To read all posts in this series from the beginning, click here.


Looking at a big to-do list can make us feel overwhelmed, no matter how worthwhile the items on the list may be. Discussing them with others can give us the motivation and accountability we need to get beyond that unproductive inertia, as well as the perspective to determine how accurate (or not) the list may be. After taking a moral inventory at the fourth step and identifying our strengths and weaknesses, Step Five of a traditional 12-step program requires admitting “to God, to ourselves and to another human being” the exact nature of what we’ve done wrong.

This is not an occasion for self-flagellation, but it does call for strict honesty. The word “exact” is significant because, it we don’t know exactly what went wrong, then we’re likely to keep on doing it regardless of our good intentions. Actions have a cascade of consequences, not all of them expected or fully understood; so it’s necessary to look at them in detail and trace the chain of cause and effect.

Blogging can be helpful for several reasons. I’ve found that writing about my thoughts and actions gives me more insight into them because I have taken time to reflect on an issue and to consider different aspects of it. Reading articles on other blogs can shed light on how people are dealing with similar situations. Exchanging comments can amount to the online equivalent of a support group, provided the comments are encouraging and constructive. And in general, blogging nurtures feelings of connection to the community and the world.

When we get caught up in negativity and lack any meaningful reflection on what we’re doing, then our choices are likely to result in problems we never imagined might happen. If I choose to make daily visits to a political forum that’s full of gleeful snarky attacks, it may seem harmless at first—but after a while, my worldview subtly shifts toward considering such behavior normal. This is because the definition of “normal” is not based on any objective criteria, but comes from whatever we encounter regularly.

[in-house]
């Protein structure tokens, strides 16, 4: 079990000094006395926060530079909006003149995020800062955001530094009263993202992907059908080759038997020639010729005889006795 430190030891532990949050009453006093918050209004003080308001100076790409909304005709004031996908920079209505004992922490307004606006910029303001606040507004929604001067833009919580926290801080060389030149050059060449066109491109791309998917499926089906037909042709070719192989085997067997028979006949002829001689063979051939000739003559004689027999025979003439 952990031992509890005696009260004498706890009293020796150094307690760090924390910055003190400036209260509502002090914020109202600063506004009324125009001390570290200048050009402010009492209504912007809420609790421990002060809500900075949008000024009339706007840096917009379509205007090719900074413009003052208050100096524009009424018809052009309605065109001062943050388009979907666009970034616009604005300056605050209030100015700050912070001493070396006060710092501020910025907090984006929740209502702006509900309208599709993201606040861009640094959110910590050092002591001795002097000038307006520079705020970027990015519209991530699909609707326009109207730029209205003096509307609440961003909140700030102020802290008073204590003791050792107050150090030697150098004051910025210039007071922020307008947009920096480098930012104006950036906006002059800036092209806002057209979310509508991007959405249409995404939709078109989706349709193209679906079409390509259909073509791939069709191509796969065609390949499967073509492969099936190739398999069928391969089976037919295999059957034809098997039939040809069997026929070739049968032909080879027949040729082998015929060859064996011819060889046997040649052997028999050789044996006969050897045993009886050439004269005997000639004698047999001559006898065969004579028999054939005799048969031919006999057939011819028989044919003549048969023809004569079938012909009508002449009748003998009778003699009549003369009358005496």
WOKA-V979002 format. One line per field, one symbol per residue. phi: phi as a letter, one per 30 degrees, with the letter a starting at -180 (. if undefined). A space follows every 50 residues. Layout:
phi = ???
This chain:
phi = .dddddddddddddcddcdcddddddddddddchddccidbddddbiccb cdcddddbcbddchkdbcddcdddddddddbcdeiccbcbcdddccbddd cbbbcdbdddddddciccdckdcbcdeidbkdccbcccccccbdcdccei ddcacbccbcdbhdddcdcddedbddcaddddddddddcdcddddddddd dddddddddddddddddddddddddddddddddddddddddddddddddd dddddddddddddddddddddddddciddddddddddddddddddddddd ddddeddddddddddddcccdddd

It’s an insidious process… healthy routines and positive social interactions may fall by the wayside, replaced by long hours at the computer reading and posting sarcastic comments about political adversaries, while also arguing with other forum members. That in turn causes family and friends to feel neglected. Their expression of such feelings may be perceived as hostile, now that it has become normal to see ugly personal attacks every day. At that point, it doesn’t take long to get swept into a nasty downward spiral where it seems like the world is full of enemies.

Without striving to be exact about the problems caused by addictive behavior, we never gain the perspective needed to see how the pieces all fit together. Causation can be very tricky. When unexamined assumptions stay in place for a long time, they can prevent us from learning from our mistakes and growing emotionally, in addition to other kinds of harm.

One way to look at it is like the bushes growing in my yard, which had a lot of dead branches this spring because of the harsh winter. Some branches died all the way back to the main stem. When that happens, the bush needs to be pruned carefully, snipping away a tangle of dry dead stuff. There’s a high chance of getting poked even through gardening gloves, especially if it’s something with thorns. The work takes a long time, finding the base of each dead branch and cutting it off. But it has to be done to make room for new growth to sprout, or else the bush will never be healthy again.


Click here to read Recovering from Negativity, Step Six.

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